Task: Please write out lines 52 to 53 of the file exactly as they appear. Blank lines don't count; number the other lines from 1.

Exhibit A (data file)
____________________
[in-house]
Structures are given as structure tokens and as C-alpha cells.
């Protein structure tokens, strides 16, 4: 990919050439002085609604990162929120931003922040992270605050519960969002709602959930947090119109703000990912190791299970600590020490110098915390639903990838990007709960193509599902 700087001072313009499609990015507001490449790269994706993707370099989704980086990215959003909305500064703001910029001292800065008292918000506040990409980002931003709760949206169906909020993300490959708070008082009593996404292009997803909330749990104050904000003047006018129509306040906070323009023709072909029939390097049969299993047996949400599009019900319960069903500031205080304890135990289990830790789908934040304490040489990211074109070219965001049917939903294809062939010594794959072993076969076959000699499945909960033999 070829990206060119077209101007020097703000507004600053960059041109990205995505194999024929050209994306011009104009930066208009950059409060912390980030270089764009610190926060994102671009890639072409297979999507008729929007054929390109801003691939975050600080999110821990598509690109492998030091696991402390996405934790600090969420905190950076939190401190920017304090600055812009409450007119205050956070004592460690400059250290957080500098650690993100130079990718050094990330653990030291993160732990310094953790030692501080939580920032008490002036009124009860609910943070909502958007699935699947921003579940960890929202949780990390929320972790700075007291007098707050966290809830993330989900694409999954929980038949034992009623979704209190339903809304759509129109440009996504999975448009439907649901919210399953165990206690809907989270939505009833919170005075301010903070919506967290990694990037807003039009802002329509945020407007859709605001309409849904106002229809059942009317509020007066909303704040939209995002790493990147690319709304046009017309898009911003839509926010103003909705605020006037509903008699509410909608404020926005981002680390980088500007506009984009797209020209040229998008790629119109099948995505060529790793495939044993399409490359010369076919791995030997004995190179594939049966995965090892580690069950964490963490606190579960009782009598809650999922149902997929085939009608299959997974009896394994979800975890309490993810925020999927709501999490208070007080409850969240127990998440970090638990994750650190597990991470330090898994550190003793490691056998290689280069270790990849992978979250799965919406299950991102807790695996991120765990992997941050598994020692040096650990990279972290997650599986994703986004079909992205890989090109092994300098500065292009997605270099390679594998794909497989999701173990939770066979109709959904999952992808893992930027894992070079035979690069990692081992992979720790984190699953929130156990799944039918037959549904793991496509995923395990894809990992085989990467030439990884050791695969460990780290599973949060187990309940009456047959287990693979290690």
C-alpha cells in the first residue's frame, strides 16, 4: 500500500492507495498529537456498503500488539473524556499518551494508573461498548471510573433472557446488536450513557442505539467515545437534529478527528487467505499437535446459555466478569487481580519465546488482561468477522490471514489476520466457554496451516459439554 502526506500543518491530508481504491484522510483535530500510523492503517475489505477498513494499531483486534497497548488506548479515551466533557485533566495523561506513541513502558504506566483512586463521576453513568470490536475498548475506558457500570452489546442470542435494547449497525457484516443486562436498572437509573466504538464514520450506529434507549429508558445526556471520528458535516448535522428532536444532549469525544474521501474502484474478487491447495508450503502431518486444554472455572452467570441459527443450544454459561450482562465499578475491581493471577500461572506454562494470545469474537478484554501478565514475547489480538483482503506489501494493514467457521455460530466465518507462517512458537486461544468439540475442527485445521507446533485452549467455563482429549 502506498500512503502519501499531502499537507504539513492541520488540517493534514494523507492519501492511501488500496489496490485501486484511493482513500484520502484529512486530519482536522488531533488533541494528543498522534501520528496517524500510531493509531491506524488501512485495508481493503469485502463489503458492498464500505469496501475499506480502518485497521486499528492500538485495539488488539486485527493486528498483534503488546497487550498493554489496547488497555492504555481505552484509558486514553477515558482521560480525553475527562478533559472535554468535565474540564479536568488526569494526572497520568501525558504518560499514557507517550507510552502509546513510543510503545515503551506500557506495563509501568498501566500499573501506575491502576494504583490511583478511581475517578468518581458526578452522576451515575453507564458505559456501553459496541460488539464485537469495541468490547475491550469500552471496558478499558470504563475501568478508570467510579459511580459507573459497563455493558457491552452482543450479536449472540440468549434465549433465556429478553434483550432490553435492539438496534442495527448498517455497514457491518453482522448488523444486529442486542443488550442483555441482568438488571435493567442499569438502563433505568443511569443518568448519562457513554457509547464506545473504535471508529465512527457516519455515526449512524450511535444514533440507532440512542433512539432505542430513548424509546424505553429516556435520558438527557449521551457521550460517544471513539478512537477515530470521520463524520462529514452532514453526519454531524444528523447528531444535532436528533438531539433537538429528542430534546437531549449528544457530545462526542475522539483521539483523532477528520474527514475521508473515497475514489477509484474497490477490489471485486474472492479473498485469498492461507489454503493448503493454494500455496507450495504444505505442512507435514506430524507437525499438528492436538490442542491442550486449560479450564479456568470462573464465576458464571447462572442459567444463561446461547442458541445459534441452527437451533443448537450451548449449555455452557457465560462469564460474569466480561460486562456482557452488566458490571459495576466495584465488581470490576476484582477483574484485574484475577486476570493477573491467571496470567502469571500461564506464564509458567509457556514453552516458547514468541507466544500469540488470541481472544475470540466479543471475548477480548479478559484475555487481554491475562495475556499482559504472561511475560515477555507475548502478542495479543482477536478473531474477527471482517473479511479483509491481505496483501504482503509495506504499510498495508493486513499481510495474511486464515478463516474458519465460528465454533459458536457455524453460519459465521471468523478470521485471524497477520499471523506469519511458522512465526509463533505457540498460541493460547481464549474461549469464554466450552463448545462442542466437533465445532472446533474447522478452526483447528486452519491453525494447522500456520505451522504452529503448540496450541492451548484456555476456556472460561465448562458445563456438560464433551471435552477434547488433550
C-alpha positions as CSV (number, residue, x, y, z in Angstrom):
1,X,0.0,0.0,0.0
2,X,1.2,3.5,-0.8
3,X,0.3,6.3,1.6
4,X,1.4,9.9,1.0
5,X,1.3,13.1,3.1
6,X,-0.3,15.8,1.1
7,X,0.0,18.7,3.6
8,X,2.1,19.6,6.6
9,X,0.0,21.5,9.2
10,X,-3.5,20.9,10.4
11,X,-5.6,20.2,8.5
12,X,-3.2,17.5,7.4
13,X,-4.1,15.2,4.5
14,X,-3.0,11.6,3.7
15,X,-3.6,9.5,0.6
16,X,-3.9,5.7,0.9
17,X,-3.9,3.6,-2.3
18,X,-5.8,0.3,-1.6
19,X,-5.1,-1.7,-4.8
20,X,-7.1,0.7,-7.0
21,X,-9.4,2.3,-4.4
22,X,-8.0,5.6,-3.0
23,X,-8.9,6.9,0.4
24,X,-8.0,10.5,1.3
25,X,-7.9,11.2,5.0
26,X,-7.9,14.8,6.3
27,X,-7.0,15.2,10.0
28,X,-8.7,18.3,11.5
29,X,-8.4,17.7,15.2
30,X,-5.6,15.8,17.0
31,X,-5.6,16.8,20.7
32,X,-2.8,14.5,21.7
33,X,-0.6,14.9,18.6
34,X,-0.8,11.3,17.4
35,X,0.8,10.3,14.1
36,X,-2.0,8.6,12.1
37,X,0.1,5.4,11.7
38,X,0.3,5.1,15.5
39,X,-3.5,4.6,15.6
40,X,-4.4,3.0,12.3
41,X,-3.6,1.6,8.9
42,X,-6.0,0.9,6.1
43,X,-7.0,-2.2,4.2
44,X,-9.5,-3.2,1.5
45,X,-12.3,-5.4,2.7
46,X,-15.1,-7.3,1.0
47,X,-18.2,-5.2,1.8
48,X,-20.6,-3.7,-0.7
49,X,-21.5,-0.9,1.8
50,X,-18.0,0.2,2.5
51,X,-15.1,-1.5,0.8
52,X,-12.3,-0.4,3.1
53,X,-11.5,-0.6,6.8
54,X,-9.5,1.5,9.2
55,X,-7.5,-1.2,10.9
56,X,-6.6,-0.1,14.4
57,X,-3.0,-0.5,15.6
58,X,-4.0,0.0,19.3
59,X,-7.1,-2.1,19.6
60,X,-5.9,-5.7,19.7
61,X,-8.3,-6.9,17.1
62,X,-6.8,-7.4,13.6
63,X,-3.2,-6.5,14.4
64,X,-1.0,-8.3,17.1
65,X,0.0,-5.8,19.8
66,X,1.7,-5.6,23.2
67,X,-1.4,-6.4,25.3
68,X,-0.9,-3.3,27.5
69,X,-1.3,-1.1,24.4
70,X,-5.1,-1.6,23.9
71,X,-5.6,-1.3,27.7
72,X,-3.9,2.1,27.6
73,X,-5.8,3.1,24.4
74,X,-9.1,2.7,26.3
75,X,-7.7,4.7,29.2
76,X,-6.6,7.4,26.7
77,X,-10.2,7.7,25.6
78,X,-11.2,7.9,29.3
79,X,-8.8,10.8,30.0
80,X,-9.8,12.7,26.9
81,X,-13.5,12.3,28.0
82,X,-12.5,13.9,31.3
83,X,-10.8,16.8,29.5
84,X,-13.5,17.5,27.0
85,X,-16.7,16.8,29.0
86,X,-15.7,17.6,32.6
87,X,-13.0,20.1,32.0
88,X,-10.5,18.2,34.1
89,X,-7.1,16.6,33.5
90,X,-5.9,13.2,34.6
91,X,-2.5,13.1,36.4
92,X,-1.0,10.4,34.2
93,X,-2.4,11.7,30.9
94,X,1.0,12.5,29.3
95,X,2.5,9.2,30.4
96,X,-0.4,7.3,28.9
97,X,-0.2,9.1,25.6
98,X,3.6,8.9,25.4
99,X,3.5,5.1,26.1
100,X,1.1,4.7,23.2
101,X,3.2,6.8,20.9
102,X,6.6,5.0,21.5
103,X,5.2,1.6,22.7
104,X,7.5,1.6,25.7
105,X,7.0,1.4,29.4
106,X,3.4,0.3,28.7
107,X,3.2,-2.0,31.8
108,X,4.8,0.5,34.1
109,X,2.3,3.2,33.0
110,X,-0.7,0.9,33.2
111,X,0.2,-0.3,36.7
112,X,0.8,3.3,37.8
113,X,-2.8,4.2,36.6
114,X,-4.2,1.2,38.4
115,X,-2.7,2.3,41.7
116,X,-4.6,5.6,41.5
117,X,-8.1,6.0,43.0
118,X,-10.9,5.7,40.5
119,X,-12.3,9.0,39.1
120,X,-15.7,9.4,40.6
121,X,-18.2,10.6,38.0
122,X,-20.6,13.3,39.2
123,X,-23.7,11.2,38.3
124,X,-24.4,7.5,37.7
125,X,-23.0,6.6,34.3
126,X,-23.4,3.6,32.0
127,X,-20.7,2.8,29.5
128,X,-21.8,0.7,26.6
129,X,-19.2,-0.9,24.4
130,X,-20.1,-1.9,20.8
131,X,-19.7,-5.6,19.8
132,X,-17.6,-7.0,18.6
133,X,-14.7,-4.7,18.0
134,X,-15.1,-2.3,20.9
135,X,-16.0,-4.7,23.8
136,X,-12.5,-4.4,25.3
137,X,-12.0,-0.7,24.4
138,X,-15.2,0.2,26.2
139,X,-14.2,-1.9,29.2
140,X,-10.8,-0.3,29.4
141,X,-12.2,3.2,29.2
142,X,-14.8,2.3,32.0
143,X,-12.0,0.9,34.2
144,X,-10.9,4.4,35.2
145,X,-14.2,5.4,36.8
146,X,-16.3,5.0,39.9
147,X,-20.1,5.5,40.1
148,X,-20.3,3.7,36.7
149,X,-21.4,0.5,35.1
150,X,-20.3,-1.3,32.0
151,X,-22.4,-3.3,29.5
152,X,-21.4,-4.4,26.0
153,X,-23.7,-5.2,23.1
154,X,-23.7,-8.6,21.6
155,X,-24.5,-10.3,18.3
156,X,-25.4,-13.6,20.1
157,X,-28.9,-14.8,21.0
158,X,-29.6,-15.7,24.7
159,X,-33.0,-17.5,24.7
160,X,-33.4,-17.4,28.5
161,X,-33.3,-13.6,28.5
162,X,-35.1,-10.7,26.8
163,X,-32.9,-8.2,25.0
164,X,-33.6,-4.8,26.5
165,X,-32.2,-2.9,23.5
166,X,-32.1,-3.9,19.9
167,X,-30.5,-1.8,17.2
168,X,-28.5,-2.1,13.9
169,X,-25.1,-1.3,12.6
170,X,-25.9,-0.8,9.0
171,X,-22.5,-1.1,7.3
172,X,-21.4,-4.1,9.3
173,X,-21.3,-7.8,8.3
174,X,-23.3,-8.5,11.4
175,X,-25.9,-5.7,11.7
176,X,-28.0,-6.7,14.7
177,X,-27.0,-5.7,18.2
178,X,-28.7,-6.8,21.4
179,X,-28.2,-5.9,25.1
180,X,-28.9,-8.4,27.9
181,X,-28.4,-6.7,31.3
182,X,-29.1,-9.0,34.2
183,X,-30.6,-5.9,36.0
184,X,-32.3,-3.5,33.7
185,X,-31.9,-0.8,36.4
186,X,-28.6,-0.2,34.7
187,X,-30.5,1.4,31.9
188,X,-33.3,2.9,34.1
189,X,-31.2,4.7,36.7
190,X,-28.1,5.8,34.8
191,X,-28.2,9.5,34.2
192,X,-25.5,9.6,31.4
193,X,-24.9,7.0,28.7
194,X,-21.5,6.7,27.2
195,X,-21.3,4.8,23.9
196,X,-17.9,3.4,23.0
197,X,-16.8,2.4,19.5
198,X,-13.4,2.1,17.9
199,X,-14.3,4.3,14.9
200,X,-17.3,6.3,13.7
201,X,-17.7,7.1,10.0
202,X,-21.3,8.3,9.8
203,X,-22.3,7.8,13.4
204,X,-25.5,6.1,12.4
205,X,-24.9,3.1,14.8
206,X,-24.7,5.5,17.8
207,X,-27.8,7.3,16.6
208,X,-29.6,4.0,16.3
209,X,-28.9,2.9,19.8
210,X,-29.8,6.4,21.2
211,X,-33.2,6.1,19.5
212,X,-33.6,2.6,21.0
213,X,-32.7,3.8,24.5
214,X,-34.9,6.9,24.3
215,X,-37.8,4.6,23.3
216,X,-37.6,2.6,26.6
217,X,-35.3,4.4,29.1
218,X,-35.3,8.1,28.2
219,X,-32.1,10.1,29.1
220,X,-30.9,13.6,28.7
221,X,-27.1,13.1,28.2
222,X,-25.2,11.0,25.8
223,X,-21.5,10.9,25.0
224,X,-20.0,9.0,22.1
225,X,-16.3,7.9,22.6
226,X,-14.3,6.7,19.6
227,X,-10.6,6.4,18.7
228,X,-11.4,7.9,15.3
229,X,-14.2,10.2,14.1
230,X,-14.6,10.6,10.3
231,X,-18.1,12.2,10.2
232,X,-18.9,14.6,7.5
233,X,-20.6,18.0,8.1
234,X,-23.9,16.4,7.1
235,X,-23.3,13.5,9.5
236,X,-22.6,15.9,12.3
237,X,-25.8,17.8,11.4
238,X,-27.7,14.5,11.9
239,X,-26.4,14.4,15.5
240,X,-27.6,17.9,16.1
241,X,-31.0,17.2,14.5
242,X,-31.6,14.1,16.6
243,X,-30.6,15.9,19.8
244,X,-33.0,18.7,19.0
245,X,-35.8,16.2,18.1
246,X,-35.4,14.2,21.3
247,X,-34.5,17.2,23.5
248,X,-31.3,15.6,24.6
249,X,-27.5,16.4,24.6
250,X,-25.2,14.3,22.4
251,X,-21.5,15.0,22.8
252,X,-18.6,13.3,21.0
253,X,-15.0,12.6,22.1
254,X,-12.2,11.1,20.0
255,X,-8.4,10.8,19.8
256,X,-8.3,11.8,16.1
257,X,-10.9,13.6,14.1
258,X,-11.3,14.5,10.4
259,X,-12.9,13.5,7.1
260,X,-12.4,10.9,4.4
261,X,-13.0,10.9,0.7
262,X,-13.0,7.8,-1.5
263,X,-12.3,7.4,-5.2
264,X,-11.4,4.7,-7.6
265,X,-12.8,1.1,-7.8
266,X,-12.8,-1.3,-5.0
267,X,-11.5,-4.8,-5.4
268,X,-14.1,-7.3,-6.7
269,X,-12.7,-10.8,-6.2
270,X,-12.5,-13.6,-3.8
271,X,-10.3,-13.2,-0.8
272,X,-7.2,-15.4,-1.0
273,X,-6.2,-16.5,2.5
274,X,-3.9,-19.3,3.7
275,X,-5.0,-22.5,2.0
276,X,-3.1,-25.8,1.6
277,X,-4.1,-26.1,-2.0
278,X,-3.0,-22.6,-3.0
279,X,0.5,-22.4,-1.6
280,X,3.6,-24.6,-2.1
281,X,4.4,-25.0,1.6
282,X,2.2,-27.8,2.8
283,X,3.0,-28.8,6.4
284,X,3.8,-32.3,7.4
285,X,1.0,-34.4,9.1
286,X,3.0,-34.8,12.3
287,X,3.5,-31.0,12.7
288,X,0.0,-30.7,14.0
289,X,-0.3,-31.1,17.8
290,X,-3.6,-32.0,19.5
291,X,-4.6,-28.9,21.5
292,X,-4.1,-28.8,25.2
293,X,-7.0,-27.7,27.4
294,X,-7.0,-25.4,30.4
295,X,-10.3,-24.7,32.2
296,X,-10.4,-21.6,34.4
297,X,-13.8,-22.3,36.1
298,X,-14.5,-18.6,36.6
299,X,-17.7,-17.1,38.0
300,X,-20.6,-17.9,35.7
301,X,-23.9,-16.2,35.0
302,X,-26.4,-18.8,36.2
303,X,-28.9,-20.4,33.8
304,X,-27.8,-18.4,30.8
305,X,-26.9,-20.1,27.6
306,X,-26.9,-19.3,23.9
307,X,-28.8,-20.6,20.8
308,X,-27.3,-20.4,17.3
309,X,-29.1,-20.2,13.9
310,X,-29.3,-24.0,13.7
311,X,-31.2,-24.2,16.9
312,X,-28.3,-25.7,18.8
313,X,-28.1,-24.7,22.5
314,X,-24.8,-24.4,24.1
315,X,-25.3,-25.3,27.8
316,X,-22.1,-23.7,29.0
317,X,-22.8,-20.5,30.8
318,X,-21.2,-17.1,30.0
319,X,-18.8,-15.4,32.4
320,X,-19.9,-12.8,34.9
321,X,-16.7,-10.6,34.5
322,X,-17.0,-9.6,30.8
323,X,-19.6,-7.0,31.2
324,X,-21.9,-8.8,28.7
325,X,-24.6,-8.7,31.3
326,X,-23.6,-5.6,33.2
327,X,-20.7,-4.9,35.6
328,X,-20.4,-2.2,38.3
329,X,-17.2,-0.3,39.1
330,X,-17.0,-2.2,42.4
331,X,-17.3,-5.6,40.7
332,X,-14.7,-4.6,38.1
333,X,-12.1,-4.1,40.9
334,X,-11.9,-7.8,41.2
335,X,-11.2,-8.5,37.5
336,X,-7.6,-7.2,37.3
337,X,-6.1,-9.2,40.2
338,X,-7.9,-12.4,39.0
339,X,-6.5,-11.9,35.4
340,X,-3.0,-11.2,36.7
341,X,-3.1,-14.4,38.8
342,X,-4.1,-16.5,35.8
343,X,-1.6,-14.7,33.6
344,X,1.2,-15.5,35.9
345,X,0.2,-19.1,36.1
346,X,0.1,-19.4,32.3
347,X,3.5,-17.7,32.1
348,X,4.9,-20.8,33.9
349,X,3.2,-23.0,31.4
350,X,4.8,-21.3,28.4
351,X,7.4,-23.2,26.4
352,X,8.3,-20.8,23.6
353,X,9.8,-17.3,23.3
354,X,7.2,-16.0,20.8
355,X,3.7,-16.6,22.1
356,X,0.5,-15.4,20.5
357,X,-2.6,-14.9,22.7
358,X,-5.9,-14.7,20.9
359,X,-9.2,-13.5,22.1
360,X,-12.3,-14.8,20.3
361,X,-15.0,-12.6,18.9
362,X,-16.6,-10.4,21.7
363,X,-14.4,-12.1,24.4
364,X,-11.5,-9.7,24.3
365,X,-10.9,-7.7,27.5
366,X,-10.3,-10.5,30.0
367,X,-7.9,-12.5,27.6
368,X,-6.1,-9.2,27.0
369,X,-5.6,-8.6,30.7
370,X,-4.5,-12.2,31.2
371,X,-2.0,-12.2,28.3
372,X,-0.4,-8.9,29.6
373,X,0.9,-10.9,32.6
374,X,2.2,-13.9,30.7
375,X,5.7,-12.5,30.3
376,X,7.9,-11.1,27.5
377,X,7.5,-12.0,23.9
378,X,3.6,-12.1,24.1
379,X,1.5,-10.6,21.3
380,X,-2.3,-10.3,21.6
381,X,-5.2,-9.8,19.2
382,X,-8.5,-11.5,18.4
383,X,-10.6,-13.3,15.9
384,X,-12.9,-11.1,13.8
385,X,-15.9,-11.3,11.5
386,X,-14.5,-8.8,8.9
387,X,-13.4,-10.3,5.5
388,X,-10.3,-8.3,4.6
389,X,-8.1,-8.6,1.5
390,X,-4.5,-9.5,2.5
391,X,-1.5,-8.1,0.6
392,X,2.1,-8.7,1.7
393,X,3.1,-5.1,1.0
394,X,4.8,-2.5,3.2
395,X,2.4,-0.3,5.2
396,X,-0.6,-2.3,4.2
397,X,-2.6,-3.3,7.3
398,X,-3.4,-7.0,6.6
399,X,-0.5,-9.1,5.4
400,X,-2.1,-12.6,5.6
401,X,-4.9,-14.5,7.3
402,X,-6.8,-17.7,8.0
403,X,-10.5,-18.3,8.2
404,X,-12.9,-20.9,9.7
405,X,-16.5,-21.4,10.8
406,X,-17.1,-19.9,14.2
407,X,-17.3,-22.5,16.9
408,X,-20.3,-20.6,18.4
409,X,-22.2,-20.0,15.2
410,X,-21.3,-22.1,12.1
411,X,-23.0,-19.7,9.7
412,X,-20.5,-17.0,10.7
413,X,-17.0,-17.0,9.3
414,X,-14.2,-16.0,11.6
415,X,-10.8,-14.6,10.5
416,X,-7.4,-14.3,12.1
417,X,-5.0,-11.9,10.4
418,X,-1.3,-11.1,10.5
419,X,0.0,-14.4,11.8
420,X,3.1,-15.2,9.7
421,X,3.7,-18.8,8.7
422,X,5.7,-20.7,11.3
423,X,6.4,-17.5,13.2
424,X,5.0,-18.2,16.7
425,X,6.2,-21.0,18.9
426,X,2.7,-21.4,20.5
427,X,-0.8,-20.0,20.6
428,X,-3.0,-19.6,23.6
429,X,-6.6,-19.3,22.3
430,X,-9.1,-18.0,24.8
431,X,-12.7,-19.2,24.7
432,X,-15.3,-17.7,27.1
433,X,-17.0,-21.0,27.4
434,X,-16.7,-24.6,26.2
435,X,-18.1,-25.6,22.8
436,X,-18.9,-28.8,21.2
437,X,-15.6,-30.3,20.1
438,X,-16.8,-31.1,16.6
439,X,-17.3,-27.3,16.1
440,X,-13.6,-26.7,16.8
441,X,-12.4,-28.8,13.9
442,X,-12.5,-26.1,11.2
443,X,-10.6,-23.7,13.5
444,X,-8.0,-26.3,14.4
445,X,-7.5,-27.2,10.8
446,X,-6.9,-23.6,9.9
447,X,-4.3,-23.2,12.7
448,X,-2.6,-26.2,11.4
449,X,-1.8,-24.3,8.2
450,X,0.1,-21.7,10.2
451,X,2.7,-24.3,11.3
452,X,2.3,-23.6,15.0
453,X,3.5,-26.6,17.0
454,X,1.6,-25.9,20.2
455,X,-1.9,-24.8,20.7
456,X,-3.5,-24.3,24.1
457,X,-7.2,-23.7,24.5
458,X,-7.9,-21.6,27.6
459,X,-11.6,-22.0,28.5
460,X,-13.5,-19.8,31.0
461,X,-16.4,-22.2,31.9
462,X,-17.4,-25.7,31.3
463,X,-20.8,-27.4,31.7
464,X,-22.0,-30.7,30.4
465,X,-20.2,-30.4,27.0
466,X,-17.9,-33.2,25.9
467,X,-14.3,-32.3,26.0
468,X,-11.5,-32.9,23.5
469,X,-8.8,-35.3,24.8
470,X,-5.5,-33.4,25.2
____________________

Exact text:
47,X,-18.2,-5.2,1.8
48,X,-20.6,-3.7,-0.7